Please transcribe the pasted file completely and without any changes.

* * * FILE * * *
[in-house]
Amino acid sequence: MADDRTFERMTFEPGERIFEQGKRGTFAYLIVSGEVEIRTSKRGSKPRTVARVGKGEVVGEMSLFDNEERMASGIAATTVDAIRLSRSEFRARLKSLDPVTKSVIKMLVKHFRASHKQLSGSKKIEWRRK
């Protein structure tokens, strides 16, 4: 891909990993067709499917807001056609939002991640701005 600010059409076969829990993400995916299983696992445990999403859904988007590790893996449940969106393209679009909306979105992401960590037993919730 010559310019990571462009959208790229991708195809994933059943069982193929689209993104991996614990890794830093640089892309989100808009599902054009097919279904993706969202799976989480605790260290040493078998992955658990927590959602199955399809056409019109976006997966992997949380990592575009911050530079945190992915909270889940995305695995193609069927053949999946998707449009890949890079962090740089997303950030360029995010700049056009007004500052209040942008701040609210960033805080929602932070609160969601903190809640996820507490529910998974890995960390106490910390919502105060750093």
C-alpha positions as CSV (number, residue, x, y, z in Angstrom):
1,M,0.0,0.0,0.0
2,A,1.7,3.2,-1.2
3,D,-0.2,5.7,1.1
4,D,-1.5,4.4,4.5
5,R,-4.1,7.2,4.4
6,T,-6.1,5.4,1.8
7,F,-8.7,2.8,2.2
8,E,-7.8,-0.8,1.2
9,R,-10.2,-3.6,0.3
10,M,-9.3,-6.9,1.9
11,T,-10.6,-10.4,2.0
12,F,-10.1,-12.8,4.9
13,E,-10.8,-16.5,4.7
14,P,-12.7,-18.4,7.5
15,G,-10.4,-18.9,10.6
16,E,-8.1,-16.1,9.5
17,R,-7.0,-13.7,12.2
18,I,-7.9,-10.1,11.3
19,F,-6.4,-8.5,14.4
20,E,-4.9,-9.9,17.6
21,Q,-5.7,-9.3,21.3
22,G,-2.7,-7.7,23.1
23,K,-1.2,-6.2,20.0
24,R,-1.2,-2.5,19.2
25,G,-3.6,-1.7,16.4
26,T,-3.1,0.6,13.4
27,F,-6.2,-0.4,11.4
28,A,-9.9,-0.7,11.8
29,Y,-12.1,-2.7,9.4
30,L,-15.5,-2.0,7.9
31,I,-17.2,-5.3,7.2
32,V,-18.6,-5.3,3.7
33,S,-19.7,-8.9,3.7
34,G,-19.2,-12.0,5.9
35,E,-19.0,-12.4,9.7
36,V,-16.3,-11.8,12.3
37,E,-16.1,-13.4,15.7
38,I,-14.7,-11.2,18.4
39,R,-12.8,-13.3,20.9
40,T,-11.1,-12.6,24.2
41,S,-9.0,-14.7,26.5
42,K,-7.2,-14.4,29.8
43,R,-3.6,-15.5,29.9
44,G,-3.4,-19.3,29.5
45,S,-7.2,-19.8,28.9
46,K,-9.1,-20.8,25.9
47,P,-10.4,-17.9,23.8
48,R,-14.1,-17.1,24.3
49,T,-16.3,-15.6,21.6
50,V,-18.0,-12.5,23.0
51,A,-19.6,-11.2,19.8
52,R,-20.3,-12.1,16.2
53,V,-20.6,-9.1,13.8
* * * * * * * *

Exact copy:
[in-house]
Amino acid sequence: MADDRTFERMTFEPGERIFEQGKRGTFAYLIVSGEVEIRTSKRGSKPRTVARVGKGEVVGEMSLFDNEERMASGIAATTVDAIRLSRSEFRARLKSLDPVTKSVIKMLVKHFRASHKQLSGSKKIEWRRK
């Protein structure tokens, strides 16, 4: 891909990993067709499917807001056609939002991640701005 600010059409076969829990993400995916299983696992445990999403859904988007590790893996449940969106393209679009909306979105992401960590037993919730 010559310019990571462009959208790229991708195809994933059943069982193929689209993104991996614990890794830093640089892309989100808009599902054009097919279904993706969202799976989480605790260290040493078998992955658990927590959602199955399809056409019109976006997966992997949380990592575009911050530079945190992915909270889940995305695995193609069927053949999946998707449009890949890079962090740089997303950030360029995010700049056009007004500052209040942008701040609210960033805080929602932070609160969601903190809640996820507490529910998974890995960390106490910390919502105060750093």
C-alpha positions as CSV (number, residue, x, y, z in Angstrom):
1,M,0.0,0.0,0.0
2,A,1.7,3.2,-1.2
3,D,-0.2,5.7,1.1
4,D,-1.5,4.4,4.5
5,R,-4.1,7.2,4.4
6,T,-6.1,5.4,1.8
7,F,-8.7,2.8,2.2
8,E,-7.8,-0.8,1.2
9,R,-10.2,-3.6,0.3
10,M,-9.3,-6.9,1.9
11,T,-10.6,-10.4,2.0
12,F,-10.1,-12.8,4.9
13,E,-10.8,-16.5,4.7
14,P,-12.7,-18.4,7.5
15,G,-10.4,-18.9,10.6
16,E,-8.1,-16.1,9.5
17,R,-7.0,-13.7,12.2
18,I,-7.9,-10.1,11.3
19,F,-6.4,-8.5,14.4
20,E,-4.9,-9.9,17.6
21,Q,-5.7,-9.3,21.3
22,G,-2.7,-7.7,23.1
23,K,-1.2,-6.2,20.0
24,R,-1.2,-2.5,19.2
25,G,-3.6,-1.7,16.4
26,T,-3.1,0.6,13.4
27,F,-6.2,-0.4,11.4
28,A,-9.9,-0.7,11.8
29,Y,-12.1,-2.7,9.4
30,L,-15.5,-2.0,7.9
31,I,-17.2,-5.3,7.2
32,V,-18.6,-5.3,3.7
33,S,-19.7,-8.9,3.7
34,G,-19.2,-12.0,5.9
35,E,-19.0,-12.4,9.7
36,V,-16.3,-11.8,12.3
37,E,-16.1,-13.4,15.7
38,I,-14.7,-11.2,18.4
39,R,-12.8,-13.3,20.9
40,T,-11.1,-12.6,24.2
41,S,-9.0,-14.7,26.5
42,K,-7.2,-14.4,29.8
43,R,-3.6,-15.5,29.9
44,G,-3.4,-19.3,29.5
45,S,-7.2,-19.8,28.9
46,K,-9.1,-20.8,25.9
47,P,-10.4,-17.9,23.8
48,R,-14.1,-17.1,24.3
49,T,-16.3,-15.6,21.6
50,V,-18.0,-12.5,23.0
51,A,-19.6,-11.2,19.8
52,R,-20.3,-12.1,16.2
53,V,-20.6,-9.1,13.8